...for Knots in the String.
This is lovely. I’m on a new word a day email list with the goal of memorizing these words. But since I’m also learning Italian new vocabulary words are tough to absorb. Your writing is beautiful and vivid as is the cake you baked for your grandson.
Such a beautiful read again . Love the cake story that gave me a good laugh :)
I'll be looking out for a copy of Country Style, I'm huge fan of old houses and their history.
Im not much one for learning new words as my old memory can't retain them. I read them and try to memorise them and 2 minutes later can't remember what that word was. But I just think that not a word I needed to keep or use ever :) I admire the persistence and the hard word you put in to your writing to give people like me immense joy. So a big thank-you.
Love the cake story , it made me chuckle xx
What a delightful article. I used to love Roget's and still consult it occasionally -- it's so much better than the online experience. We have all sorts of dictionaries here, they're great for delving into at random.
I liked the cake story 😁
Prue, I can just visualise you both in the kitchen it really made me chuckle, and poor dog's lip quivering. We've all had to improvise when needs must. As long as the littlest farmer and his chums were happy that's all that matters. 😀 much ❤ 😍 💖
My first husband was a Classics major. When he was in grad school, I would audit his etymology class, taught by a British visiting professor. I fell in love with the origins of words, one of my favorites being Ptuo (spelling?) , the Greek word " to spit upon". I then think upon spitoon and ptooey.. how marvelous!! The Greek word for understanding is Sunesis, a flowing together , as in 2 rivers converging into a larger, deeper one. Again, how wonderful!!
I, too, have loved Pip Williams books and share then with fellow "bibliophiles".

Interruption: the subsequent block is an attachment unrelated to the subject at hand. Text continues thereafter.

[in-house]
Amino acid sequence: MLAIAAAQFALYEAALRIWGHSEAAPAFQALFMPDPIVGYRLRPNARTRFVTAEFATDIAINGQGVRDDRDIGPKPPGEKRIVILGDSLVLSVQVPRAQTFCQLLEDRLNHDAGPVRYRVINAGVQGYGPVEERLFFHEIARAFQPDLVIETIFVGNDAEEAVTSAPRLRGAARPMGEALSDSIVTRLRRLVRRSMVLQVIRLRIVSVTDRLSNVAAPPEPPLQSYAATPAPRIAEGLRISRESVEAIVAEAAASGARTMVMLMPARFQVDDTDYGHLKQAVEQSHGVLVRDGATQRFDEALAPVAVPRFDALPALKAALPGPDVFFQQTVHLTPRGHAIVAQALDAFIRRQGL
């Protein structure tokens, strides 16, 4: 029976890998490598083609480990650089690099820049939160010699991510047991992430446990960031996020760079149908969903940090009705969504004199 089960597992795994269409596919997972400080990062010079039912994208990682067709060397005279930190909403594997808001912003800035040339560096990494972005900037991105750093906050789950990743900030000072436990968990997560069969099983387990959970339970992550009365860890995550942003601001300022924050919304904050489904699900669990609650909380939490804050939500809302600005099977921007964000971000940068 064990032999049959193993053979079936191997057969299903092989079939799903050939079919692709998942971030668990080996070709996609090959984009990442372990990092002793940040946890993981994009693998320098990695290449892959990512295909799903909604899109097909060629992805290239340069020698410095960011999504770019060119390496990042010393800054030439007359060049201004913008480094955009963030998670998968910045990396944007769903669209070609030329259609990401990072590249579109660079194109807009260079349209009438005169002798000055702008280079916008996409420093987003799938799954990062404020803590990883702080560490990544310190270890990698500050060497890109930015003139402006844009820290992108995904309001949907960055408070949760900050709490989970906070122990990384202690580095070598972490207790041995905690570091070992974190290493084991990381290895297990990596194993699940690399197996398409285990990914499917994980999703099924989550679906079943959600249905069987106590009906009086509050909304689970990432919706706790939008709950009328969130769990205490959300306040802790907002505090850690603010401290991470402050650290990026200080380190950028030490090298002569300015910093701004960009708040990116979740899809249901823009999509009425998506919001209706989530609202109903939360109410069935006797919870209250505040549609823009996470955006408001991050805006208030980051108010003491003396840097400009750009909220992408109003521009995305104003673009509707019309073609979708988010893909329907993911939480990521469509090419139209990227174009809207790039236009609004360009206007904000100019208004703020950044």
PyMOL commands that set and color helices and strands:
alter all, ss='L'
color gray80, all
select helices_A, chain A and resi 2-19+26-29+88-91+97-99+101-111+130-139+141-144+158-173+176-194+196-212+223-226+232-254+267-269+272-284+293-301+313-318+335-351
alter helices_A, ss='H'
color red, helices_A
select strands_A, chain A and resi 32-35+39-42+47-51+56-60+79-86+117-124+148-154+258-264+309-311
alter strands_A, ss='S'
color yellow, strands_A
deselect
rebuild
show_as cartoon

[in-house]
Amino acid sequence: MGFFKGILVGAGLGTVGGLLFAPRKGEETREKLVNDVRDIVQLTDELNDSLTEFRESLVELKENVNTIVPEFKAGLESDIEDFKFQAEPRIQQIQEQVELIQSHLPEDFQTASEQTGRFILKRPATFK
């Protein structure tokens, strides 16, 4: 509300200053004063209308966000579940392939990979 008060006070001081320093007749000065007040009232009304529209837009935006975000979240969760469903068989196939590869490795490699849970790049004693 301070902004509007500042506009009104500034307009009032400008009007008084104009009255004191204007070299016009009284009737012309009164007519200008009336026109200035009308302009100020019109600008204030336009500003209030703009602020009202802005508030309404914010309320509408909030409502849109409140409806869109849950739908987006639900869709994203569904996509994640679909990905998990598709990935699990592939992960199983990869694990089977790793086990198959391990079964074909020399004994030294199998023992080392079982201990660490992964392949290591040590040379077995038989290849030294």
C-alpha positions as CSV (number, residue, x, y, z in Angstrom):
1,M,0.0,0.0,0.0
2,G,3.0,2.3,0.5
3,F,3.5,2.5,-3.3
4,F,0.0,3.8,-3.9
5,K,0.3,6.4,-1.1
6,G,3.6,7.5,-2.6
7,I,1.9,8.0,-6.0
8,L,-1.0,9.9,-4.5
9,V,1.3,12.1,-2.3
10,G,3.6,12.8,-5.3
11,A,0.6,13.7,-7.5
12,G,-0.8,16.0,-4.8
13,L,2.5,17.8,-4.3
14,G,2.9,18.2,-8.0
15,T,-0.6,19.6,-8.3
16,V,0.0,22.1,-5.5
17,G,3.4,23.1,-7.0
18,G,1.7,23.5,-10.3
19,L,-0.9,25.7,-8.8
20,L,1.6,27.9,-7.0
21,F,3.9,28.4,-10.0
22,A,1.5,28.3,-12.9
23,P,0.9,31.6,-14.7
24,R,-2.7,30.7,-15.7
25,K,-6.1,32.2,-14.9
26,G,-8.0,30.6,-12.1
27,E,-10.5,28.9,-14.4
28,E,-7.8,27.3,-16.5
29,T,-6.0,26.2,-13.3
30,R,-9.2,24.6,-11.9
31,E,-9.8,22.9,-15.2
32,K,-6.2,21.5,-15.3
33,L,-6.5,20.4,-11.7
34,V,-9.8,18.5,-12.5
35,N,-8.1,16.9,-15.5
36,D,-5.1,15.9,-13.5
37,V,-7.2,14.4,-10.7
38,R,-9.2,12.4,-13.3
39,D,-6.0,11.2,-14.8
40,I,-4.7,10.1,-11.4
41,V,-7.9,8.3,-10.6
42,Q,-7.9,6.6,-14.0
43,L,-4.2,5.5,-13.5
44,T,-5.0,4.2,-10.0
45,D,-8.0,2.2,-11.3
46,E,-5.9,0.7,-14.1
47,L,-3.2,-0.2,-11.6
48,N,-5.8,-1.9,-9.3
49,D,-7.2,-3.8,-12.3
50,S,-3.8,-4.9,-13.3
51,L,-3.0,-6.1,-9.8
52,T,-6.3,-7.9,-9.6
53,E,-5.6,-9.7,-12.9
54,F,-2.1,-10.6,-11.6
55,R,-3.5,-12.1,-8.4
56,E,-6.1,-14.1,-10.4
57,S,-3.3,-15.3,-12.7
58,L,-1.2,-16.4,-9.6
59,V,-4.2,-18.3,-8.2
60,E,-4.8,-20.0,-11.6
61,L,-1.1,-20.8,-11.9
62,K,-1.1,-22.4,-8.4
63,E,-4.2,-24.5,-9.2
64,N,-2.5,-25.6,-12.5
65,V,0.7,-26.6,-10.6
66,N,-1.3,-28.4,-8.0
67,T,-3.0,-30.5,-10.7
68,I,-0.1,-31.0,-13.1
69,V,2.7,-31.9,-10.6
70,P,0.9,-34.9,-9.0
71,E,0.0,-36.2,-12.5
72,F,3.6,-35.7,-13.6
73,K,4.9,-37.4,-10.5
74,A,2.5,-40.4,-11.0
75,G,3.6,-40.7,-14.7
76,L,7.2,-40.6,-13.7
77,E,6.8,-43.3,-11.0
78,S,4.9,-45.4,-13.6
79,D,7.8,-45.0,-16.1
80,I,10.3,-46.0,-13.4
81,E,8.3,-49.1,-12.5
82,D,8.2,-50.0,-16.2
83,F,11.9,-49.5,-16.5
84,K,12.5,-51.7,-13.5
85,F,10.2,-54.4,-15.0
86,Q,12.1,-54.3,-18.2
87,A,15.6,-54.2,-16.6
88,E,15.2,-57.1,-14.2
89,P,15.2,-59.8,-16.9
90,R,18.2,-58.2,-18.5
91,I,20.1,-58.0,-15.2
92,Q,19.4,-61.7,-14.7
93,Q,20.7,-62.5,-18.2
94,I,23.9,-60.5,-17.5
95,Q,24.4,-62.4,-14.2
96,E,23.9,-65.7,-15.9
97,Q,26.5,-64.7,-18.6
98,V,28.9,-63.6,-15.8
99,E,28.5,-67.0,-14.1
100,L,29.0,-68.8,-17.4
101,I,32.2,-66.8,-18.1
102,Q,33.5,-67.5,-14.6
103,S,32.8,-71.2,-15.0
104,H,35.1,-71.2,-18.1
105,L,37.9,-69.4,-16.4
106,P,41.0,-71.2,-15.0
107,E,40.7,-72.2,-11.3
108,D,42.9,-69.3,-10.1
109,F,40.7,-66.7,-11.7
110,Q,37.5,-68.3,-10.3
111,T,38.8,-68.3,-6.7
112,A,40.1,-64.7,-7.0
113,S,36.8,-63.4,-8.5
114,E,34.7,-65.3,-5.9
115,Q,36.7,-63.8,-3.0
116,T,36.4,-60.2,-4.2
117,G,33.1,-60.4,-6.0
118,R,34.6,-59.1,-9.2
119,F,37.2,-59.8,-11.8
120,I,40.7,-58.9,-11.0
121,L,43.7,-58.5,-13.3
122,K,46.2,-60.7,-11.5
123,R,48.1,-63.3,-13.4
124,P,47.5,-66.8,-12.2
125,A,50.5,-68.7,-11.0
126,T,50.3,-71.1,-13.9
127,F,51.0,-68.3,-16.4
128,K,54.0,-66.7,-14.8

I so thoroughly enjoy your writing! Many thanks!
Fist bumps from a fellow fan of Dictionary of Lost Words. Recently, a friend's Substack dealt with her struggle to accept pronoun misuse (me vs. I, him/her vs she/he), and I thought about how well Pip Williams made space for dialect and words that others thought crude or lacking intelligence.
I let go of my hardback thesaurus - I'd had it since high school - in recent past. I now rely on the online version and the other was just gathering dust. But, your story made me regret that decision.
Three cheers for improvisation and cake success! Courage for the cascade of health issues. And, yes, yes, yes, to preserving the innocent richness of lellow!
GREAT cake - with a great story - wow, Prue!
I love Roget's Thesaurus, but Roget took a back shelf when I was at university in favour of Kluge, THE German-language etymological dictionary, described by the publisher (in German) as '...a unique source of knowledge around the German language'. I used to get lost in the book - in a good way - seeking out how and where my favourite words had originated. (Kluge is pronounced 'CLOO-guh', not 'cludge' (to rhyme with 'sludge'), which my boyfriend at the time insisted on calling it. 🙄
This post was fascinating - thank you so much.